Structure of the Art Therapy Group in Philadelphia, PA
At its core, the art therapy group is meant to provide three important offerings: a chance to connect with others, and a chance to connect with yourself, and a chance to connect with the materials. With these three relationships (the one with self, others, and materials/the art) acting as pillars for the purpose of the group, the structure of the group will revolve around each of these three relationships in each activity we do. A typical group may begin with an art-based check-in and sharing of each other’s experiences from that week. Then, as a group, we can decide if there is a salient theme that emerged from check-ins that feels important to create with in mind, or if we want to have a more open space for creating that day. From there, we will spend time immersed in the process of making (likely with music playing too!). Toward the end of the group, we will come back together, have the options to share anything that emerged, and clean up. The nature of this group is collaborative, which means that this structure will not be the exact structure of each group but rather acts as a guide for the sequence that groups will typically follow.
Frequently Asked Questions in Joining the Art Therapy Group in Philadelphia, PA
What is Art Therapy and who facilitates this group?
Art Therapy is an integrative mental health profession that utilizes active art-making, the creative process, applied psychological theories, and the human experience within a psychotherapeutic relationship. An art therapist is a masters level clinician who has specialized interest and training in the use of art in psychotherapy. Art Therapy is used to foster self-esteem and self-awareness, improve cognitive and sensory-motor functions, cultivate emotional resilience, promote insight, enhance social skills, reduce and resolve conflicts and distress, and advance societal and ecological change. Our art therapist Farhana received her Masters degree in Art Therapy and Counseling from Drexel University’s Creative Art Therapies Department.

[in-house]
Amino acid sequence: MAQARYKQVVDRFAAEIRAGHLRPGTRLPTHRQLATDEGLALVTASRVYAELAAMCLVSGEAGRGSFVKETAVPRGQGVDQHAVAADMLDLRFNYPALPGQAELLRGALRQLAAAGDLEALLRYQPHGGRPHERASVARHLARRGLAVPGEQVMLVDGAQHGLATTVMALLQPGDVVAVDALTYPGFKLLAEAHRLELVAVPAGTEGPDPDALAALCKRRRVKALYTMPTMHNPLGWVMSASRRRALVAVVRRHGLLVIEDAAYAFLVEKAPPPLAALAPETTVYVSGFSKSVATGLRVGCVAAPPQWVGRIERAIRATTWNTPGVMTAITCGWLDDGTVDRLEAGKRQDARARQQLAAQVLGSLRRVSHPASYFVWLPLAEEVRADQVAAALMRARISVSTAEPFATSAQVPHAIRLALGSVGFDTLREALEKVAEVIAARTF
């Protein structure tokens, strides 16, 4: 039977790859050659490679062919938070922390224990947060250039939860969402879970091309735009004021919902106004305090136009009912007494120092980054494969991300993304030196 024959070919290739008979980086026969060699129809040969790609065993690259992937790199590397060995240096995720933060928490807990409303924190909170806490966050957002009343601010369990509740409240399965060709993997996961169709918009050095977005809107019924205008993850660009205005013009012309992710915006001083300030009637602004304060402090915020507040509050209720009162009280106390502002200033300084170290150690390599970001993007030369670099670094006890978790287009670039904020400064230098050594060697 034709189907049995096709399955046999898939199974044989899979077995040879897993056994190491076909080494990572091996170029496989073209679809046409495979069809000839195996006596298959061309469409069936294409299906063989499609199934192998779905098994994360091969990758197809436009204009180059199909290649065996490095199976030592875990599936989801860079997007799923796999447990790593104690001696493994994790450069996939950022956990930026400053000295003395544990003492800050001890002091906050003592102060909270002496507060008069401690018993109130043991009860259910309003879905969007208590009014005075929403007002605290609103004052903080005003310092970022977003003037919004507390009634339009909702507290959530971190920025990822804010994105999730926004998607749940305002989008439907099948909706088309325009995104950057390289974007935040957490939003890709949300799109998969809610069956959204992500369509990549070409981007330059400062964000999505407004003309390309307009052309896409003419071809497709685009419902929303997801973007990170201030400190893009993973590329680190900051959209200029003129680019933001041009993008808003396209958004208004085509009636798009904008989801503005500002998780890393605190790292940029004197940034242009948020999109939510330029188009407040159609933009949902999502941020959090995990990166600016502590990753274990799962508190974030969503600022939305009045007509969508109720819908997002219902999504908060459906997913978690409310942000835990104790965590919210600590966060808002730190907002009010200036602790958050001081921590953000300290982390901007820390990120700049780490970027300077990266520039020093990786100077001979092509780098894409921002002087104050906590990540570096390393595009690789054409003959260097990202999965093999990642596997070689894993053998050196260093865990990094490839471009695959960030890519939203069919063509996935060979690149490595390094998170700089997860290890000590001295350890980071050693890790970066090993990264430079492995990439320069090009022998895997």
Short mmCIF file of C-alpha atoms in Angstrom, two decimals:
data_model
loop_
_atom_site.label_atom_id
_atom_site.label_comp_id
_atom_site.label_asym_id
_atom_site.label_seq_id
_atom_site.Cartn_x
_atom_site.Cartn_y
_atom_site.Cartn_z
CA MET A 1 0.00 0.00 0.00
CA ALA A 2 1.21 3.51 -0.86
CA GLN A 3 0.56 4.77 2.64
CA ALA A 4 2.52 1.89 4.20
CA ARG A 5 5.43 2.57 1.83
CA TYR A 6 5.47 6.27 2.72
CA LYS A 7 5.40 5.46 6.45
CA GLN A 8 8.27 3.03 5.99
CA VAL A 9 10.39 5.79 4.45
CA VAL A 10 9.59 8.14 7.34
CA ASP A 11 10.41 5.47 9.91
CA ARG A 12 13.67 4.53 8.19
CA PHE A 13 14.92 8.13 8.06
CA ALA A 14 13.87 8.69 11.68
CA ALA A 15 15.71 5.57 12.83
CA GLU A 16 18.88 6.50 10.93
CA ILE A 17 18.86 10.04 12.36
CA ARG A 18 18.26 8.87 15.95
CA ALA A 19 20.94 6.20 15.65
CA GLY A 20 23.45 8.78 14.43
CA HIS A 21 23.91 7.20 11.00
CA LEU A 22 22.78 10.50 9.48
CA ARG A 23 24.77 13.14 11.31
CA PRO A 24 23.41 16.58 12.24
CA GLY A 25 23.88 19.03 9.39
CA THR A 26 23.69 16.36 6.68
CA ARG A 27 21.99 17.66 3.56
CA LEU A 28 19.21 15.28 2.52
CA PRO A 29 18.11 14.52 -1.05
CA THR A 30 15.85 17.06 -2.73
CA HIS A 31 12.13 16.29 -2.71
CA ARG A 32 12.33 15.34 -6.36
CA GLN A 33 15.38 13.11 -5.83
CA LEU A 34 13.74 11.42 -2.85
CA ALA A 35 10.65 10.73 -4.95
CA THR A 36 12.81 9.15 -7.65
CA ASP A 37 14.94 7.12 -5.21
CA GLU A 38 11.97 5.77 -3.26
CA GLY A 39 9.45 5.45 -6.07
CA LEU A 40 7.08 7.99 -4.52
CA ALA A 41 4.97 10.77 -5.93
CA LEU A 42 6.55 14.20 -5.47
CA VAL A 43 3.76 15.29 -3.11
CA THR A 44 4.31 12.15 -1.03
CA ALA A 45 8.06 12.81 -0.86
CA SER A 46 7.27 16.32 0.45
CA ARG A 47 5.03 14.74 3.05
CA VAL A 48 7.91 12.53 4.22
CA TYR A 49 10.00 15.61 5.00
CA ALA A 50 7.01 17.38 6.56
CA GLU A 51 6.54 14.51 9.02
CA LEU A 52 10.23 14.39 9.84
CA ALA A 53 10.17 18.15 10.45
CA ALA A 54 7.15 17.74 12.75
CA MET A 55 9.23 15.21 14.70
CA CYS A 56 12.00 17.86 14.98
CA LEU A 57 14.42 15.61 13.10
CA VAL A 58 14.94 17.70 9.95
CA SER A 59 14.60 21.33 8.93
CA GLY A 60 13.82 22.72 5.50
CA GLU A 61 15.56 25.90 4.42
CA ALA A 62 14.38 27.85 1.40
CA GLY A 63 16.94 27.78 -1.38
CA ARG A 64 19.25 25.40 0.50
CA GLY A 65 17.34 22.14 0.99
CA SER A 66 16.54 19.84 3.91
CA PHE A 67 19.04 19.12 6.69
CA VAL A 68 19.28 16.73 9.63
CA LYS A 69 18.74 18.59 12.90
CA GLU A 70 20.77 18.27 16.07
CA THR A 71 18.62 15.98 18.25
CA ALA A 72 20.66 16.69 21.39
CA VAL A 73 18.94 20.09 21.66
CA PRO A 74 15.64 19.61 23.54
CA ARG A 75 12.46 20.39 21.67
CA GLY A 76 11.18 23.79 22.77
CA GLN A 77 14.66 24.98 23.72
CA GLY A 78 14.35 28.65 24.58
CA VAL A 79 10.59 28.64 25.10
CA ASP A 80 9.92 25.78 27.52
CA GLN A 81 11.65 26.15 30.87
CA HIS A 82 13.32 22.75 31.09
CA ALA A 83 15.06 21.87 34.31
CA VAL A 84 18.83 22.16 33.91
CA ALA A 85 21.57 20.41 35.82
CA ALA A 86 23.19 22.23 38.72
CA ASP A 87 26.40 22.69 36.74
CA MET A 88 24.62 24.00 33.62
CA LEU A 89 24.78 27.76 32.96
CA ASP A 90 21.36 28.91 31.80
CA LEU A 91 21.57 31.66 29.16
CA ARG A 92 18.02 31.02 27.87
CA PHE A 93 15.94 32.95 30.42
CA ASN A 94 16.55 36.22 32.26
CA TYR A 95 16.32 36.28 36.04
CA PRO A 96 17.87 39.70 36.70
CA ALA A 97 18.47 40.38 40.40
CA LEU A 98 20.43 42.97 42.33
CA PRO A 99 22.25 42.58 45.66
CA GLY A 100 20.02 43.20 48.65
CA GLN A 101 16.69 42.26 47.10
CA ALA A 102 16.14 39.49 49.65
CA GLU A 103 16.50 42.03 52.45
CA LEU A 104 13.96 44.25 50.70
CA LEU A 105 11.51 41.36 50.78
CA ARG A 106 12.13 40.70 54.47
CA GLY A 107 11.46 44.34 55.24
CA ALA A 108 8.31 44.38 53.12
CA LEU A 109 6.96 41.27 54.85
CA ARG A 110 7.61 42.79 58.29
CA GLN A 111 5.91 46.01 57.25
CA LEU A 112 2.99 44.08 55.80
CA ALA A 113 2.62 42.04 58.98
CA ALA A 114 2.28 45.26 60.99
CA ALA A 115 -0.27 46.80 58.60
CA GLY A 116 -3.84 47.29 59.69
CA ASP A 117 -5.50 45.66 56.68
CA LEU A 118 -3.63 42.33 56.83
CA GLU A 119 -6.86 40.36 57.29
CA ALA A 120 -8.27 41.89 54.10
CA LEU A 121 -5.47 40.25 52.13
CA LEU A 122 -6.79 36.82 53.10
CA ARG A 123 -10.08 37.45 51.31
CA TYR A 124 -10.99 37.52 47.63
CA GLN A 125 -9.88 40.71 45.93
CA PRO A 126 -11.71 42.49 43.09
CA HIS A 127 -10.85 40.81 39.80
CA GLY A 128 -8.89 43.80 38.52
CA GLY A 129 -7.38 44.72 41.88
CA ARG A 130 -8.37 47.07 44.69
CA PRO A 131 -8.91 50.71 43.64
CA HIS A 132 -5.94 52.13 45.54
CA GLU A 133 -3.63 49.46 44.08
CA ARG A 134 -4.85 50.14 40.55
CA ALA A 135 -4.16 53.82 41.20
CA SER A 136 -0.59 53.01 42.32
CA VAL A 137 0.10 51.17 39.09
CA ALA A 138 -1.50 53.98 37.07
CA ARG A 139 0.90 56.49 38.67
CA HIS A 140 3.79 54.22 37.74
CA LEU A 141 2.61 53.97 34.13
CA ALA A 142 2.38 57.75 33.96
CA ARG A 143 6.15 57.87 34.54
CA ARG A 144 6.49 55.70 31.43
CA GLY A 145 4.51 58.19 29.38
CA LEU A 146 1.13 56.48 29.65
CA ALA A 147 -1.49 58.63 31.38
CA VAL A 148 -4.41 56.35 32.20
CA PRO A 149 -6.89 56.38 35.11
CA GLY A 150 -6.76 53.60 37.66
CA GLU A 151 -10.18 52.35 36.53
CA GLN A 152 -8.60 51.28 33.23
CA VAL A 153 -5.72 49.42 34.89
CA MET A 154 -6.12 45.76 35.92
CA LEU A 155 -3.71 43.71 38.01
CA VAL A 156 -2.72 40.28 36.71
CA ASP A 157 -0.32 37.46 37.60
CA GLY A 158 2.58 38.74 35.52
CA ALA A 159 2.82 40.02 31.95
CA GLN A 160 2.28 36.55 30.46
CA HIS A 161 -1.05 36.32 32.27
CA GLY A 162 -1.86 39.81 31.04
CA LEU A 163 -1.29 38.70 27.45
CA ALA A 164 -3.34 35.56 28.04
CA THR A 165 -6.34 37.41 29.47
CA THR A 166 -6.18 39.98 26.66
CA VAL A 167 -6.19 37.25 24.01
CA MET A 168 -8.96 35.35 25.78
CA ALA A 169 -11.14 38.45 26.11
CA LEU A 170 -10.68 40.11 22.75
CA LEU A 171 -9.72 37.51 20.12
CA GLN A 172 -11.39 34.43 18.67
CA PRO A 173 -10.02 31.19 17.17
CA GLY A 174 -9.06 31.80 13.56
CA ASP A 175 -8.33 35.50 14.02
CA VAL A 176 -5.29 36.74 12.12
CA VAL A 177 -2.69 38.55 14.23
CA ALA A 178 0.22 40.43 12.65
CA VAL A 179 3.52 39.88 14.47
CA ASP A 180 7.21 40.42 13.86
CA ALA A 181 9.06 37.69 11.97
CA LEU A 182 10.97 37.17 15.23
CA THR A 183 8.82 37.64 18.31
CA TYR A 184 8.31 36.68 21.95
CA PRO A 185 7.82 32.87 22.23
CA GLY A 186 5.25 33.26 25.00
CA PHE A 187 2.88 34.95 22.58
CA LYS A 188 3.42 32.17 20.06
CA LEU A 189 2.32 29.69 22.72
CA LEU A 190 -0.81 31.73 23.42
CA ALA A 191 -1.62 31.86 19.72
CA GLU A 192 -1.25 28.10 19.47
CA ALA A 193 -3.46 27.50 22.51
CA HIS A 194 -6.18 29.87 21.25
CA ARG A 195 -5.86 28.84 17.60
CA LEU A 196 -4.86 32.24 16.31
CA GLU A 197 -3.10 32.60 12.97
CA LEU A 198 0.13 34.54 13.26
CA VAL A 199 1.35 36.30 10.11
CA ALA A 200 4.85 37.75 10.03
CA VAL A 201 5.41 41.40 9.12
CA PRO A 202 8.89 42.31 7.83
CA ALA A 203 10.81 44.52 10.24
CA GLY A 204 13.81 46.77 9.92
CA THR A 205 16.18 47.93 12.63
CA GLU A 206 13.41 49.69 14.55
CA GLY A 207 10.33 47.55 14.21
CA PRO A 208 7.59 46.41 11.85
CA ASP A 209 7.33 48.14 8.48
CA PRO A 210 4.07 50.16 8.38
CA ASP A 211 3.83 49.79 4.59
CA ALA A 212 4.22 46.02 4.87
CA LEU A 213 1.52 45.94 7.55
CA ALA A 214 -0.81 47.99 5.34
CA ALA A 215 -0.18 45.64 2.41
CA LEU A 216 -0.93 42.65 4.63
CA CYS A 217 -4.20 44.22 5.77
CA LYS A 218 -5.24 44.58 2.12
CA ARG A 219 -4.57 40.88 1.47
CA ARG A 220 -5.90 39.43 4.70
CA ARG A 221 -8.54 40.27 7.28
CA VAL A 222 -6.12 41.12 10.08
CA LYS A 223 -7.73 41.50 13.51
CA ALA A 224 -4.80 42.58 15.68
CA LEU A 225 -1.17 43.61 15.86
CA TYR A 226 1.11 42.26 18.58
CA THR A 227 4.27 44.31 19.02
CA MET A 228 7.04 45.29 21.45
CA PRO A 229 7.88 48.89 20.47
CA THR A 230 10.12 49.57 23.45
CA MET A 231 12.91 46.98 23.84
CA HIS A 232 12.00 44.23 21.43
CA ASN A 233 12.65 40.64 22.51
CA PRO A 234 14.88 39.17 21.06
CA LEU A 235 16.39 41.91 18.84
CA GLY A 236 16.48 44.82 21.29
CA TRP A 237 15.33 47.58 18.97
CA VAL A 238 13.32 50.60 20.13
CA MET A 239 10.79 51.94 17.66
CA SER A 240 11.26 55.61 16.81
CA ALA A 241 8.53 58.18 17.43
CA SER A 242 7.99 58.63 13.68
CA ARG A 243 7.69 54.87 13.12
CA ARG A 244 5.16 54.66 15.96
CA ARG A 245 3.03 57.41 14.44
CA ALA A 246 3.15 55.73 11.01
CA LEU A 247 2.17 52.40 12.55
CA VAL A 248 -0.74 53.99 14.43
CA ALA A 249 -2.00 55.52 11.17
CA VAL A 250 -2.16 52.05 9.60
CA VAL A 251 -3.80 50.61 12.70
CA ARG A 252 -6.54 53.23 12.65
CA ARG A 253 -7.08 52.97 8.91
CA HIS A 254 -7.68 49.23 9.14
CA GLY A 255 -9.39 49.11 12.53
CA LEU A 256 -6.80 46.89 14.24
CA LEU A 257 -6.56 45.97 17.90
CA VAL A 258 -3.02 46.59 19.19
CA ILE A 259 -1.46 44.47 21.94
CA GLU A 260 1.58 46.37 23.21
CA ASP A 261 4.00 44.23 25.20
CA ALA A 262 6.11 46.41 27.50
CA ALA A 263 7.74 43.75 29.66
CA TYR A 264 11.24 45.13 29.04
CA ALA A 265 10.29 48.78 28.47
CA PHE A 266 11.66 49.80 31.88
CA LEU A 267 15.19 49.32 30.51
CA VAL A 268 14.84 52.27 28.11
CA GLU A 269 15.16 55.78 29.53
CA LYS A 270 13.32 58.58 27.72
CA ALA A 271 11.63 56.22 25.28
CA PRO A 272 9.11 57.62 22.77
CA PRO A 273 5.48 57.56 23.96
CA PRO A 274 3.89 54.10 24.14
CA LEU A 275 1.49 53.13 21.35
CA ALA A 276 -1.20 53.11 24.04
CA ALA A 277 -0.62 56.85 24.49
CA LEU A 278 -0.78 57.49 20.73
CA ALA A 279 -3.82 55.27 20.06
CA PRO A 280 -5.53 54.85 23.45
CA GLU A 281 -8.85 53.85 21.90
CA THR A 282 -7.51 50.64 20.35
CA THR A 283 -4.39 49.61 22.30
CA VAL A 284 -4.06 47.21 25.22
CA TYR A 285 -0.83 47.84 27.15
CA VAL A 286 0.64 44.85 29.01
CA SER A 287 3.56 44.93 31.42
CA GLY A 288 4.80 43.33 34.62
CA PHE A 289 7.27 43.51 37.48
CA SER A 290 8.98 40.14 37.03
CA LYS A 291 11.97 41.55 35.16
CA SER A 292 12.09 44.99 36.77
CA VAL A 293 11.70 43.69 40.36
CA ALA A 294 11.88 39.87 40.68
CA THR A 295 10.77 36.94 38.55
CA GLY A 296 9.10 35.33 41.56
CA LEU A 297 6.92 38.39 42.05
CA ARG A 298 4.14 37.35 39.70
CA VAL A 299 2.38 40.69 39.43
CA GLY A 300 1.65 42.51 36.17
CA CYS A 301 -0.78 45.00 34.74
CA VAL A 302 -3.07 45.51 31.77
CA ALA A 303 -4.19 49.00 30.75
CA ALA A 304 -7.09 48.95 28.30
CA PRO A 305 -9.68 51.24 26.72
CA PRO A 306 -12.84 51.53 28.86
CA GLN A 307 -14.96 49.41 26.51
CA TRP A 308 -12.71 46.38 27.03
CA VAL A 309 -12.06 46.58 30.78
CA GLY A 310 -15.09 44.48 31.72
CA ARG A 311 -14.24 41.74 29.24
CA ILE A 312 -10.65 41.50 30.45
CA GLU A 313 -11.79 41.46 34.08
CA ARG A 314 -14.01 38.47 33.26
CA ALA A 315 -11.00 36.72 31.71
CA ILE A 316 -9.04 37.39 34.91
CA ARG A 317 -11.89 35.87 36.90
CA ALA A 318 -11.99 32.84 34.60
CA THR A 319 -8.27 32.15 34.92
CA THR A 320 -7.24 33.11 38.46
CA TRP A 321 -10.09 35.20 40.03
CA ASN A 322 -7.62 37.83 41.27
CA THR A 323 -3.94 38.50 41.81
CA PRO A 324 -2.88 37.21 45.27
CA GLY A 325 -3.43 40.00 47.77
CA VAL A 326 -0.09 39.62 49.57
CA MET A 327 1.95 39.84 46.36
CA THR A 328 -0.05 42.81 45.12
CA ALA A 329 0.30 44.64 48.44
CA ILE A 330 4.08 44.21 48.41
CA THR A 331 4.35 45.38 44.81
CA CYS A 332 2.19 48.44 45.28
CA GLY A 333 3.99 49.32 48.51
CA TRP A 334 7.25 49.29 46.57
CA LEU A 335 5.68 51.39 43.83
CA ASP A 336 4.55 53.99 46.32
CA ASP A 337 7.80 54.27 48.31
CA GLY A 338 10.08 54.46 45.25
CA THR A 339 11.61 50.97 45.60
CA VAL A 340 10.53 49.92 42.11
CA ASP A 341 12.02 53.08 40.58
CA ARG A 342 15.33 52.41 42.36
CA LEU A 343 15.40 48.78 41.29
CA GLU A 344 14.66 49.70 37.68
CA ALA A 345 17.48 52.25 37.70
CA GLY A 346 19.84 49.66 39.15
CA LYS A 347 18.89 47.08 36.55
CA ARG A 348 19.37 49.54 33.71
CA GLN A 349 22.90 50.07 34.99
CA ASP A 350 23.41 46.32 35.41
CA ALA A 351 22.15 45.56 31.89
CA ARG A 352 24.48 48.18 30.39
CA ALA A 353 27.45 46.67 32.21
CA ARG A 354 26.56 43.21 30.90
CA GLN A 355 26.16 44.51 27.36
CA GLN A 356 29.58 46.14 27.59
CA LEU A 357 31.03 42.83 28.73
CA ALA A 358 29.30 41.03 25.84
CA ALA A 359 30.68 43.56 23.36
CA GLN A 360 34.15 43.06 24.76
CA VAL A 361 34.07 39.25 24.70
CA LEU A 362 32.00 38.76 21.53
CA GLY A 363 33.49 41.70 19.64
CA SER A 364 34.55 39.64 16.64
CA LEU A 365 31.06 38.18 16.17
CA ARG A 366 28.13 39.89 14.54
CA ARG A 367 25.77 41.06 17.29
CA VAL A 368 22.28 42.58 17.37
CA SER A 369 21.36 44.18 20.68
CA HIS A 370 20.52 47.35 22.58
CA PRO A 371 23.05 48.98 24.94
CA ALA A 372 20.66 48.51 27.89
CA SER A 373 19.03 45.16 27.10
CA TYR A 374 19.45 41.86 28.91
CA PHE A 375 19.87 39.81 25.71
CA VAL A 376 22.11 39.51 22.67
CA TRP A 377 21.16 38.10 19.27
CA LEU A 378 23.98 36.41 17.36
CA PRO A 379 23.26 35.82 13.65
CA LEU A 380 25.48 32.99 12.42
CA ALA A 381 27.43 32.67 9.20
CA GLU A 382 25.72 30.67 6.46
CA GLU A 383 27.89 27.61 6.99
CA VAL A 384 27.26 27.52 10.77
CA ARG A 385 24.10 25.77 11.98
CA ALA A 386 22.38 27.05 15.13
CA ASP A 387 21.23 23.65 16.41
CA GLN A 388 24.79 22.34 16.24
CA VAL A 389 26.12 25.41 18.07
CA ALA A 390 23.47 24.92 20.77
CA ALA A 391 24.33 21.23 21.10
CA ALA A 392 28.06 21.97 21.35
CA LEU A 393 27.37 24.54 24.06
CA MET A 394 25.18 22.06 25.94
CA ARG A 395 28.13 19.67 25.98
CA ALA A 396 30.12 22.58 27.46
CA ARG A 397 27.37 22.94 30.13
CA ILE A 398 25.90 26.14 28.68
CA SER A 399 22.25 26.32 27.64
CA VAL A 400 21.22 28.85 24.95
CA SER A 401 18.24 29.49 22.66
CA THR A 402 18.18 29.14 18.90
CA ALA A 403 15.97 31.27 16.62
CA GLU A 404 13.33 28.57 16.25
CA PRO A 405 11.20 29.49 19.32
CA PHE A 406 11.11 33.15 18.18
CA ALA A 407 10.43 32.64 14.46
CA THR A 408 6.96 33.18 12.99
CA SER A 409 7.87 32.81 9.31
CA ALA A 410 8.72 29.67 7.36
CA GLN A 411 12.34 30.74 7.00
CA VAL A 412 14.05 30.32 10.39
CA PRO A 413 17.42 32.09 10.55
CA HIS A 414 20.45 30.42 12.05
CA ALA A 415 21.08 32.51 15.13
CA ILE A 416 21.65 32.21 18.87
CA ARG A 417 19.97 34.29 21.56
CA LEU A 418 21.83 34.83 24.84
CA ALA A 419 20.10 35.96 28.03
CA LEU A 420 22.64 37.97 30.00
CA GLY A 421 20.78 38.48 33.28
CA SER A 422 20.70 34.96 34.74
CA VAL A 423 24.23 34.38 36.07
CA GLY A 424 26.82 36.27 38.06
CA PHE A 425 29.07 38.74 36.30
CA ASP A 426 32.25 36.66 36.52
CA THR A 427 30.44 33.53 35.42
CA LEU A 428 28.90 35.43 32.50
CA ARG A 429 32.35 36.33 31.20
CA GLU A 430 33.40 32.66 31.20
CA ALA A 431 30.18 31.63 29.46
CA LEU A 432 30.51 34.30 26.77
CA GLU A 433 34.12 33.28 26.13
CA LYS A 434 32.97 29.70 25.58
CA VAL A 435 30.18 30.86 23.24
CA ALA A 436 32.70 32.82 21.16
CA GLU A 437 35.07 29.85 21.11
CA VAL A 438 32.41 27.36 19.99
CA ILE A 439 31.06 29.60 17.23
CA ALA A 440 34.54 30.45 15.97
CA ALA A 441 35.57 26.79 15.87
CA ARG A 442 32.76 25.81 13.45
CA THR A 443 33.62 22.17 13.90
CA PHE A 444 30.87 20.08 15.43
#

What role does talking play in art therapy?
Talking is just as important as art making in art therapy. Art created holds no meaning until you give it meaning by speaking about your work and what it represents or means to you. That means you as the creator get to dictate its meaning. Alongside that meaning, an art therapist will witness your artwork and offer questions to explore additional or unconscious details of the work. Similar to the way talk therapy works, questions are asked with the intention to help guide clients to a greater sense of understanding and clarity.
Can art therapy be used if I have experienced trauma?
From a neurological perspective, trauma memories are stored in our senses and body. Art therapy is inherently a sensory/body based intervention that allows people to safely express memories that are hard to access with words alone. Art therapy has also been shown to reduce cortisol levels which is your body’s stress hormone that activates “fight or flight”. There are many benefits to art therapy.